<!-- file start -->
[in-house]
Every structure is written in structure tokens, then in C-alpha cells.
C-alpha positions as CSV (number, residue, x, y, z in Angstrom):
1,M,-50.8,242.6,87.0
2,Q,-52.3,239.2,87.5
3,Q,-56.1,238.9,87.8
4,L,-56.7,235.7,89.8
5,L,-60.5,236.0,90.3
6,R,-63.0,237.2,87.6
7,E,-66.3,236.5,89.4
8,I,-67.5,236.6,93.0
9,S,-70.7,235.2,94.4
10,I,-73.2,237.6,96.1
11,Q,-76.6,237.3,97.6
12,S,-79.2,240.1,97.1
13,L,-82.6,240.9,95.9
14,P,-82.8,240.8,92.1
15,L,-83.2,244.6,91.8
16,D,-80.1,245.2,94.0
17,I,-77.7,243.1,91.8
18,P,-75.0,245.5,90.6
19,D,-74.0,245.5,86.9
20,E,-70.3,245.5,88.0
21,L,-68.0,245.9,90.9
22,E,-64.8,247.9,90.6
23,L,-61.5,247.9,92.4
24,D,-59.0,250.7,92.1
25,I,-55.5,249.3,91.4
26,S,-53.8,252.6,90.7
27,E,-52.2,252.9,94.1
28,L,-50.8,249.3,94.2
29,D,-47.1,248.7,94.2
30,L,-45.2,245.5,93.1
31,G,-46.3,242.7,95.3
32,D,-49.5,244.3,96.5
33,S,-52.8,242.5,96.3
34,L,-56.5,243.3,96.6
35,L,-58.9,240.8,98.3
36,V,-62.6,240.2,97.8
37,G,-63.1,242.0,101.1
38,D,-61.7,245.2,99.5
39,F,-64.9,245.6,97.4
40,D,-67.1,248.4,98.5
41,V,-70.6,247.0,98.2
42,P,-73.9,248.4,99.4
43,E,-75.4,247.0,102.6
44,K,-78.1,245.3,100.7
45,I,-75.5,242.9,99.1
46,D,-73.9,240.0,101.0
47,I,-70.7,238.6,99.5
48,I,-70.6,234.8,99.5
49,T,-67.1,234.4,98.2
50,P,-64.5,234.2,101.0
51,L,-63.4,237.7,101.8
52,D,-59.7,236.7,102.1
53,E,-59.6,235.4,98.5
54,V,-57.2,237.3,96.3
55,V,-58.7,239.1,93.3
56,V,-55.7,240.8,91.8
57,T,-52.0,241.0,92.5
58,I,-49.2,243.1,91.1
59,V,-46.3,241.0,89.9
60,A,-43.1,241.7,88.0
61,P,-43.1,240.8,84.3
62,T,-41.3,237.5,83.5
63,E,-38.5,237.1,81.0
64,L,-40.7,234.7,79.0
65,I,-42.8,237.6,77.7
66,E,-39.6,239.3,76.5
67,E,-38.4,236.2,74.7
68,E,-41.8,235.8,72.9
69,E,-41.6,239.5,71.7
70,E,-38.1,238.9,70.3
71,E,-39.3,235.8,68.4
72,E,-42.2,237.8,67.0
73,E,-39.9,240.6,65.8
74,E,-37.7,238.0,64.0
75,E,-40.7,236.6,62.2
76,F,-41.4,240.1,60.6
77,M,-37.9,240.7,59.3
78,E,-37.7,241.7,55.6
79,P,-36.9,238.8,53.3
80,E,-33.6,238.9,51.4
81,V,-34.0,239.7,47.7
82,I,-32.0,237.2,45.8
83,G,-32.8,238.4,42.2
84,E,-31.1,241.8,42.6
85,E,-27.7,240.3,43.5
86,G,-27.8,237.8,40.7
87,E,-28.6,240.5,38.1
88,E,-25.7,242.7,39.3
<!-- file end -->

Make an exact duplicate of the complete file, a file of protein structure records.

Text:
[in-house]
Every structure is written in structure tokens, then in C-alpha cells.
C-alpha positions as CSV (number, residue, x, y, z in Angstrom):
1,M,-50.8,242.6,87.0
2,Q,-52.3,239.2,87.5
3,Q,-56.1,238.9,87.8
4,L,-56.7,235.7,89.8
5,L,-60.5,236.0,90.3
6,R,-63.0,237.2,87.6
7,E,-66.3,236.5,89.4
8,I,-67.5,236.6,93.0
9,S,-70.7,235.2,94.4
10,I,-73.2,237.6,96.1
11,Q,-76.6,237.3,97.6
12,S,-79.2,240.1,97.1
13,L,-82.6,240.9,95.9
14,P,-82.8,240.8,92.1
15,L,-83.2,244.6,91.8
16,D,-80.1,245.2,94.0
17,I,-77.7,243.1,91.8
18,P,-75.0,245.5,90.6
19,D,-74.0,245.5,86.9
20,E,-70.3,245.5,88.0
21,L,-68.0,245.9,90.9
22,E,-64.8,247.9,90.6
23,L,-61.5,247.9,92.4
24,D,-59.0,250.7,92.1
25,I,-55.5,249.3,91.4
26,S,-53.8,252.6,90.7
27,E,-52.2,252.9,94.1
28,L,-50.8,249.3,94.2
29,D,-47.1,248.7,94.2
30,L,-45.2,245.5,93.1
31,G,-46.3,242.7,95.3
32,D,-49.5,244.3,96.5
33,S,-52.8,242.5,96.3
34,L,-56.5,243.3,96.6
35,L,-58.9,240.8,98.3
36,V,-62.6,240.2,97.8
37,G,-63.1,242.0,101.1
38,D,-61.7,245.2,99.5
39,F,-64.9,245.6,97.4
40,D,-67.1,248.4,98.5
41,V,-70.6,247.0,98.2
42,P,-73.9,248.4,99.4
43,E,-75.4,247.0,102.6
44,K,-78.1,245.3,100.7
45,I,-75.5,242.9,99.1
46,D,-73.9,240.0,101.0
47,I,-70.7,238.6,99.5
48,I,-70.6,234.8,99.5
49,T,-67.1,234.4,98.2
50,P,-64.5,234.2,101.0
51,L,-63.4,237.7,101.8
52,D,-59.7,236.7,102.1
53,E,-59.6,235.4,98.5
54,V,-57.2,237.3,96.3
55,V,-58.7,239.1,93.3
56,V,-55.7,240.8,91.8
57,T,-52.0,241.0,92.5
58,I,-49.2,243.1,91.1
59,V,-46.3,241.0,89.9
60,A,-43.1,241.7,88.0
61,P,-43.1,240.8,84.3
62,T,-41.3,237.5,83.5
63,E,-38.5,237.1,81.0
64,L,-40.7,234.7,79.0
65,I,-42.8,237.6,77.7
66,E,-39.6,239.3,76.5
67,E,-38.4,236.2,74.7
68,E,-41.8,235.8,72.9
69,E,-41.6,239.5,71.7
70,E,-38.1,238.9,70.3
71,E,-39.3,235.8,68.4
72,E,-42.2,237.8,67.0
73,E,-39.9,240.6,65.8
74,E,-37.7,238.0,64.0
75,E,-40.7,236.6,62.2
76,F,-41.4,240.1,60.6
77,M,-37.9,240.7,59.3
78,E,-37.7,241.7,55.6
79,P,-36.9,238.8,53.3
80,E,-33.6,238.9,51.4
81,V,-34.0,239.7,47.7
82,I,-32.0,237.2,45.8
83,G,-32.8,238.4,42.2
84,E,-31.1,241.8,42.6
85,E,-27.7,240.3,43.5
86,G,-27.8,237.8,40.7
87,E,-28.6,240.5,38.1
88,E,-25.7,242.7,39.3